• On the day when we finally (after weeks and months of proposing this) had “equality” on the exec staff agenda, I had our male CEO open the discussion with “Well, I assume if we had an all-female leadership team that would be sexist.”
  • I have seen women on my teams treated like servants by men who were their peers — asked to literally get coffee for the men or rebook their hotels with better rooms when they were traveling as a group.

I have also seen people make amazing contributions and incredible achievements in their roles, when provided the conditions to be their best.

  • I witnessed a shy, unsure of-herself customer service rep make the huge leap into product management and then, over a period of 18 months, turn into a bad-ass, decisive, confident product manager responsible for more than half the company’s revenue.
  • I witnessed a woman who had previously sold cell phones at a Verizon store become a master of marketing and digital demand gen and, as a result, was headhunted to be a marketing executive at another high-growth technology company today.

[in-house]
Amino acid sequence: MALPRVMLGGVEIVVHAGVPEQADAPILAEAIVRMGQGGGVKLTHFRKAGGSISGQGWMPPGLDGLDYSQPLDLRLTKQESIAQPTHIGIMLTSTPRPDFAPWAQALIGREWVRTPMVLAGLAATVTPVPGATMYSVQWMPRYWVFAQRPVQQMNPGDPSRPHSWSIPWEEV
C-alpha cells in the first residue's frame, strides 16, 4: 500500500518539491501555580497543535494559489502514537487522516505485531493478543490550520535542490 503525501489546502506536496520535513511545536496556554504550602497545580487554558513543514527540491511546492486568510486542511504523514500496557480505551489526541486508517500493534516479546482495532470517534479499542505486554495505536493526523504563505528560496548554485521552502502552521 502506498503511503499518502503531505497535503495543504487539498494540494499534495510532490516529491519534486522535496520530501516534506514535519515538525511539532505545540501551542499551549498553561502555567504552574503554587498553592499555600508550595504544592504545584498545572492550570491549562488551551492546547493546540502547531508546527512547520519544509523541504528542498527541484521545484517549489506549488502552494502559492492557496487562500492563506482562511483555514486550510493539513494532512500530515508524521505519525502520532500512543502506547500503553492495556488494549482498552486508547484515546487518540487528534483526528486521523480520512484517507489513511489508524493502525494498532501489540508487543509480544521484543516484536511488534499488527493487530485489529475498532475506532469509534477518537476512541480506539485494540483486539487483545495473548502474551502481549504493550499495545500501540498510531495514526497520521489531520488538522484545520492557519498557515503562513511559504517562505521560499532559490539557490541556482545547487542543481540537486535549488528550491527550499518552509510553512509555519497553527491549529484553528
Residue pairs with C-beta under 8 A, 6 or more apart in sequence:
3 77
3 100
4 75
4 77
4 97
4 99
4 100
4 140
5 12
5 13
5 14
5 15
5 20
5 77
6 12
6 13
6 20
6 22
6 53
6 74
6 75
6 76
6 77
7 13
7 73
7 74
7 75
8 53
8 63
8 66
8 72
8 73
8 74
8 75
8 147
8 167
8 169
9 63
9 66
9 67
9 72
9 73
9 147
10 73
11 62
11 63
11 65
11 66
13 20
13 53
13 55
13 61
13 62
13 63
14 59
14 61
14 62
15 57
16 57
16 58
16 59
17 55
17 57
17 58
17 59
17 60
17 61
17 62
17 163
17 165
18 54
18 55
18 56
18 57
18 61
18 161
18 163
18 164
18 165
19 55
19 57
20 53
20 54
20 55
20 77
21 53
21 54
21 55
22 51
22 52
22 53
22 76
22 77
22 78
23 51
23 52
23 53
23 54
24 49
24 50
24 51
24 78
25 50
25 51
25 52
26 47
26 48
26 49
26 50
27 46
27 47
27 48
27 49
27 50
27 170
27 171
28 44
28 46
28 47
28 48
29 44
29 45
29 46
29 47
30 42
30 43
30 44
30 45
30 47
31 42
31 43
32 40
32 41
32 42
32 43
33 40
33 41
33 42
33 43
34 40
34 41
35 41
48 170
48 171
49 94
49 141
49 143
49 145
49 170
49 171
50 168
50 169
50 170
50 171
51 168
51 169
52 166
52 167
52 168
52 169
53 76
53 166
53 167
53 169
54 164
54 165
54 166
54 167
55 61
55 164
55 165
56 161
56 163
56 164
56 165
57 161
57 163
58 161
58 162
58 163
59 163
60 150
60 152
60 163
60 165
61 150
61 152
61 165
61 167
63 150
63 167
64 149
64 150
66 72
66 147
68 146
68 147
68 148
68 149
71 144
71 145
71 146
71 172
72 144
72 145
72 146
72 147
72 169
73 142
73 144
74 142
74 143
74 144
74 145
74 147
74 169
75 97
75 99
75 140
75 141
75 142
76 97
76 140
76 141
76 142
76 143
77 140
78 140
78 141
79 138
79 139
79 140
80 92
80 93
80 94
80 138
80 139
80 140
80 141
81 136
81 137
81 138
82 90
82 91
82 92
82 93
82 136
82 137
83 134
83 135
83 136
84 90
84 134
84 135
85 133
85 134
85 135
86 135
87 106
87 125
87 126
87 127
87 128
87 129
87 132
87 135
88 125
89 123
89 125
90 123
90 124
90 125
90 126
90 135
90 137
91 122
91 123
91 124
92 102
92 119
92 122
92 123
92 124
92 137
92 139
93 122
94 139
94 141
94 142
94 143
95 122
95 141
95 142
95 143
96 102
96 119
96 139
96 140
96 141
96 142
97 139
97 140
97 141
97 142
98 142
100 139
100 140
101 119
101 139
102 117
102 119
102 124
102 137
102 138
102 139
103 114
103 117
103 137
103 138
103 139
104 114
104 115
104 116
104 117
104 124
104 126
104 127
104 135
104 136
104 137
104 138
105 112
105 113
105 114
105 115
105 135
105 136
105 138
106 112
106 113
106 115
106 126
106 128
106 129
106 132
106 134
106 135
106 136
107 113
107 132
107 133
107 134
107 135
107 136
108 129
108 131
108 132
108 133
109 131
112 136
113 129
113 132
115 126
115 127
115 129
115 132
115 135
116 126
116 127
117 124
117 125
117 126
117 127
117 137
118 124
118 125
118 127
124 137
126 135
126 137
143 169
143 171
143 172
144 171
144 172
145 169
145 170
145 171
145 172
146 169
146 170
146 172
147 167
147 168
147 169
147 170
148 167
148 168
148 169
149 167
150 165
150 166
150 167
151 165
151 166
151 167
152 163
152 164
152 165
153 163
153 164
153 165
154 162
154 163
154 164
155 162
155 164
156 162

• I had the good fortune to hire two phenomenally talented product designers, one in his first role designing software. And by giving these people the freedom to follow their creative instincts, create a culture of design excellence that produced truly delighted users of their products.
  • I witnessed a two-member team apply record-breaking amounts of curiosity to become masters at digital marketing through constant reinvention and data-driven refinement. 
  • I hired a brilliant person from a shoe company into his first full role in marketing. He left a year later to go back to the shoe industry and has so far reinvented two blockbuster, multi-billion dollar international footwear brands.
  • My partners at Frazier Technology Ventures – Len Jordan, Scott Darling, Paul Bialek, and Gary Gigot – discovered that when we stripped away our egos we could have direct, blunt conversations about decisions we were making. This set the standard for me valuing the lack of ego as a chief hiring criteria.

What have I regretted? Well, I mentioned above, working long hours in the end just took time away from my family, and I really can’t point to a meaningful source of business satisfaction that makes up for that. Other regrets: